Office 365 Phishing Attack Advisory
Over the last week, Integrity360 has been investigating a number of Office 365 based phishing attacks affecting our enterprise client base and we would like to advise all of our clients to be vigilant about this specific threat.
We understand that a number of senior executives across UK & Irish businesses have received a phishing emails sent from a known contact of theirs. It is our belief that the contact doesn’t knowingly send the phishing email, and that they were in fact also a victim of a phishing attack, hence unaware that their mailbox has been compromised. The phishing email is disguised as a Microsoft Office 365 notification, prompting the user to click on a link to open a file (e.g. “Open File.pdf”). The email attempts to entice the user to click the link with tag lines such as “Office 365 shared an important file with you via SharePoint” or “<name> has shared a file with you”. Upon clicking this link, the user is directed to a fake Office 365 account sign-in page. Here, any credentials submitted to the fake site are transmitted to the attacker, before re-directing the user to the real Office 365 sign-in page.
Having received login credentials, the attacker then launches an almost identical phishing email from that mailbox to spread the campaign further. The victim may not be aware of the attack unless they receive a number of failed email notifications. Although in the instances Integrity360 have investigated there has been no evidence of further damage, there is the very real potential any compromised credentials could be used access further systems or used to extract sensitive data directly from the compromised Office365 account.
It is important to note that in many cases, the phishing attempts have been targeted at the CEO of businesses.
If you think you have been compromised
It is important to reset the passwords on any accounts that you suspect has fallen victim to a phishing attack, immediately.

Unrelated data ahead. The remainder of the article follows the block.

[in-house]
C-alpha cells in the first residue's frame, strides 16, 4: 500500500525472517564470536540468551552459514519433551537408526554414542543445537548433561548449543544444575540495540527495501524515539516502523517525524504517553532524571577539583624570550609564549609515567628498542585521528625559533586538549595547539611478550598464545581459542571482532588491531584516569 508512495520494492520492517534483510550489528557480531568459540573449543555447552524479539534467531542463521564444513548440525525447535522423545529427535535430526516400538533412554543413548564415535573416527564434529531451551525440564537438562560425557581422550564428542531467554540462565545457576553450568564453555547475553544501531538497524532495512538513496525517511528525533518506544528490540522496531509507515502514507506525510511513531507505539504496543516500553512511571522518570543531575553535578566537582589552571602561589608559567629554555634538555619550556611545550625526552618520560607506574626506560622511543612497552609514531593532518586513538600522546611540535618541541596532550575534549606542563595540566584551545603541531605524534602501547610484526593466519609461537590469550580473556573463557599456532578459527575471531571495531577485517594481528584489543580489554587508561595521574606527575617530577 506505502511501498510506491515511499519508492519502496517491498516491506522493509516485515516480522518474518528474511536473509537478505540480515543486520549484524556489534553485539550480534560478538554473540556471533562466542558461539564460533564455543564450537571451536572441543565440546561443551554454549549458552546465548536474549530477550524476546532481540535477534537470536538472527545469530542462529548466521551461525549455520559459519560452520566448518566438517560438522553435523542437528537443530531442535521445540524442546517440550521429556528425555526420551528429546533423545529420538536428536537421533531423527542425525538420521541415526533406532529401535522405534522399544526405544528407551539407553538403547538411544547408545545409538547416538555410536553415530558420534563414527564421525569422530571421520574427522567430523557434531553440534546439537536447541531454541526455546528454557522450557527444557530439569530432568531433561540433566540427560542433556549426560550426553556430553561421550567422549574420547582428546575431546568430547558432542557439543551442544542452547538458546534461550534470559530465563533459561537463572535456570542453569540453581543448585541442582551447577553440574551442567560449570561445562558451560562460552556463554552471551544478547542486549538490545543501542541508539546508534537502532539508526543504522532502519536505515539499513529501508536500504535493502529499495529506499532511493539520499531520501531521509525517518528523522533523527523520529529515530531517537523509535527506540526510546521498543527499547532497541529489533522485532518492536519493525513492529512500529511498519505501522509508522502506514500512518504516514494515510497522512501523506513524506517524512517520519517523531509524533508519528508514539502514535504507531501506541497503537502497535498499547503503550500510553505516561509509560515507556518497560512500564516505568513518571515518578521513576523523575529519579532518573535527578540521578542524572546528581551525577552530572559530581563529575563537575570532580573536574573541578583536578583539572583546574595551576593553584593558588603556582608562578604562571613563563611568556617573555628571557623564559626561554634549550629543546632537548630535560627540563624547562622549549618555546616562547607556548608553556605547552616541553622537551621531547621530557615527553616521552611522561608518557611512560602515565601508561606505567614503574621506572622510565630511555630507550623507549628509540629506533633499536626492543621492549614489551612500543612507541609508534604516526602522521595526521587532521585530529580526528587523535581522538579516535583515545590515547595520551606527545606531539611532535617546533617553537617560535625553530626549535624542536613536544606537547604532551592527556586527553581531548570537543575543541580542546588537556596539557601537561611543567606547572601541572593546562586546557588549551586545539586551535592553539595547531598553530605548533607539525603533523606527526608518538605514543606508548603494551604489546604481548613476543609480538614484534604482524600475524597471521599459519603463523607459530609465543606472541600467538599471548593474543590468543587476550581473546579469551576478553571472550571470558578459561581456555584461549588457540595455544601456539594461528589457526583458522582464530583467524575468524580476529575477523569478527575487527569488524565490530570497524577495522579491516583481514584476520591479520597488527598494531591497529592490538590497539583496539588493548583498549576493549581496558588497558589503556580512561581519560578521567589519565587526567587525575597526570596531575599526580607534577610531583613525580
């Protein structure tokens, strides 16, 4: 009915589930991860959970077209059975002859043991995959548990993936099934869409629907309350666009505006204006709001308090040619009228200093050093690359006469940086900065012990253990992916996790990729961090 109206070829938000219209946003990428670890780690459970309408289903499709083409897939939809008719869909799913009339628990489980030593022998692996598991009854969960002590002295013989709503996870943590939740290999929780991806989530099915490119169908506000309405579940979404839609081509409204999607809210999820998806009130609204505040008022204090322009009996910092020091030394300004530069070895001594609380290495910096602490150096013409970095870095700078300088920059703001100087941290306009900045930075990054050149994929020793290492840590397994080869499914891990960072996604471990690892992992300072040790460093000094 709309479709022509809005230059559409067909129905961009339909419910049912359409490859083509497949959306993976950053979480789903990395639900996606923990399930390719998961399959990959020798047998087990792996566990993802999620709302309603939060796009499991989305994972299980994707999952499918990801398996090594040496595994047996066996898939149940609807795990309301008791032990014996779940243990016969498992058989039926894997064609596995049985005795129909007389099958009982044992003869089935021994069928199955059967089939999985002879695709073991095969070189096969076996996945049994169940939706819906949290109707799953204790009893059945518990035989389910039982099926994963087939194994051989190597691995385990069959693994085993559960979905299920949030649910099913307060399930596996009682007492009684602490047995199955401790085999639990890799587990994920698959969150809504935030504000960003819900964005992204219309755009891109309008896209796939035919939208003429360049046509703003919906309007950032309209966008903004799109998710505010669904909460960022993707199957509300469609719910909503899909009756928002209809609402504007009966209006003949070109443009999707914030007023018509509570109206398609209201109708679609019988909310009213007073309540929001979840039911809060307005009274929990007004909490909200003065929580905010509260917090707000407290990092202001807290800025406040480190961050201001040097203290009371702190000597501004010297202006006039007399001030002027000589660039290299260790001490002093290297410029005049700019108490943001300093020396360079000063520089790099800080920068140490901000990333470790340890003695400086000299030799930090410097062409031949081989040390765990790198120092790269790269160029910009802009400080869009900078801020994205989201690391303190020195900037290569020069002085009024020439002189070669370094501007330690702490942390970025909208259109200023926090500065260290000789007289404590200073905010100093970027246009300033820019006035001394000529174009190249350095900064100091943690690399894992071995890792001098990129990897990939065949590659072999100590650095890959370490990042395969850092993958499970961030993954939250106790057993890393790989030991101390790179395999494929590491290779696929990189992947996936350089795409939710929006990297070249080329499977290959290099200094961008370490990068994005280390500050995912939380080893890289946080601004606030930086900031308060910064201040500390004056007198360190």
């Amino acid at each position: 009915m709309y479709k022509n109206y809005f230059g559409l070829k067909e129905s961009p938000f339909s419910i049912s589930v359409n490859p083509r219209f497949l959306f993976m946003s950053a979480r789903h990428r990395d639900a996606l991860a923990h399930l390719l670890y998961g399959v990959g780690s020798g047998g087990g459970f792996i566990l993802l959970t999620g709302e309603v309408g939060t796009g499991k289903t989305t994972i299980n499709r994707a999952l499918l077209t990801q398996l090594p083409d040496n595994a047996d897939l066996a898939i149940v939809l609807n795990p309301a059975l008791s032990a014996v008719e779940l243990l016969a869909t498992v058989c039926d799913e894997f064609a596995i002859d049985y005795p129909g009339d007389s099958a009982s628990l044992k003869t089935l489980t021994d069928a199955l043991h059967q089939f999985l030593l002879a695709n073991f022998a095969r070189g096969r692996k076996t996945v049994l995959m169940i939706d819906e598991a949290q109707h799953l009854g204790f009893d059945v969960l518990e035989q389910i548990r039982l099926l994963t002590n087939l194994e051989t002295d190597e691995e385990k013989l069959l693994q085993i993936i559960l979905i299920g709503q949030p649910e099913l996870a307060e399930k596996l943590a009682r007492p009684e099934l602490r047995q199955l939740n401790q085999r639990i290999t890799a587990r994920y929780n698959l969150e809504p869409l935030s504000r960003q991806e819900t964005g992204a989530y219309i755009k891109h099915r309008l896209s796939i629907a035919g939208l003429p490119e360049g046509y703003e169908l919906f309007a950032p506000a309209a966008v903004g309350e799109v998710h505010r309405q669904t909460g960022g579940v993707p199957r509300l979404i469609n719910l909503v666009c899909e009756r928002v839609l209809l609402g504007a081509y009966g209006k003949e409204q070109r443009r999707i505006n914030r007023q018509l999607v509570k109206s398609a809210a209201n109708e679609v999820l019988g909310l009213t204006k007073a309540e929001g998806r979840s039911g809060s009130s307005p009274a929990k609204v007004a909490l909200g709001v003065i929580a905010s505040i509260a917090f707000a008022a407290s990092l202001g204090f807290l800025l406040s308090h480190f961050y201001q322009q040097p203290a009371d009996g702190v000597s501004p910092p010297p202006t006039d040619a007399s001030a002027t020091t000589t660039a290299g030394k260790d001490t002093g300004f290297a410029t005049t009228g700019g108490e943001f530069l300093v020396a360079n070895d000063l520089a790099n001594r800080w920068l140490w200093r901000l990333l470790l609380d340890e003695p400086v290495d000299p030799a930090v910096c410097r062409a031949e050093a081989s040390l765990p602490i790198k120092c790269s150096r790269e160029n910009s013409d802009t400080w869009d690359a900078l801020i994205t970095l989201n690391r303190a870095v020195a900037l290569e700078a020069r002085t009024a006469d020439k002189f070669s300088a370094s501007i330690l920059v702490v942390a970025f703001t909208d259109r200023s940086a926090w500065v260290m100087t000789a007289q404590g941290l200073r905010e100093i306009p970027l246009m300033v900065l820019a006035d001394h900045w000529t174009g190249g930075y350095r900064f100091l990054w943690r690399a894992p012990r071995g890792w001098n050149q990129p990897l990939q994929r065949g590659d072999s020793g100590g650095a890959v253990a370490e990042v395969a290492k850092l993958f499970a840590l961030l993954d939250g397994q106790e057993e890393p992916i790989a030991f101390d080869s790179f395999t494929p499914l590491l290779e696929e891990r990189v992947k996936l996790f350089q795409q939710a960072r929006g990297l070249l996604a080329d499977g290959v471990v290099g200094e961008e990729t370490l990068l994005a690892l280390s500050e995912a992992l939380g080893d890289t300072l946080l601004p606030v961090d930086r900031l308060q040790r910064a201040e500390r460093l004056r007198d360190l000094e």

• Advise users to be extra cautious when being asked to click links or open attachments from an untrusted source. If in doubt, have the IT team check the authenticity of the email. It should be noted that emails can be spoofed and appear as they are from a legitimate source. If in doubt, call the sender to ensure they sent the email.
• Advise your CEO/senior executives to be extremely vigilant of suspicious emails that may look like they came from senior executive accounts, both internally and externally.
• Reset the passwords on any accounts that have fallen victim to a phishing attack.
• Implement two-factor authentication for all users.
• Set up a user awareness testing and training programme. User awareness testing involves simulating phishing attacks and monitoring the actions taken by users. This can highlight weaknesses in email security as well as how susceptible users are to attack. Running this in conjunction with a user awareness training programme allows performance metrics to be gathered over time to understand if awareness is improving.
• Ensure an incident response procedure is in place for dealing with threats such as phishing attacks and malware.
Phishing attacks are a common technique used by cyber criminals to achieve initial compromise of an organisation, therefore it is paramount that a user awareness testing and training programme is set up to help users identify phishing attacks and report anything suspicious. Furthermore, with passwords seen as a high value target, it is important to implement two-factor authentication, especially with cloud services such as Office 365. With two-factor authentication, the user must use both a password and a token (such as a text message or code from a smartphone app) to log into their email service.
If you would like more information or advice on this threat please email firstname.lastname@example.org.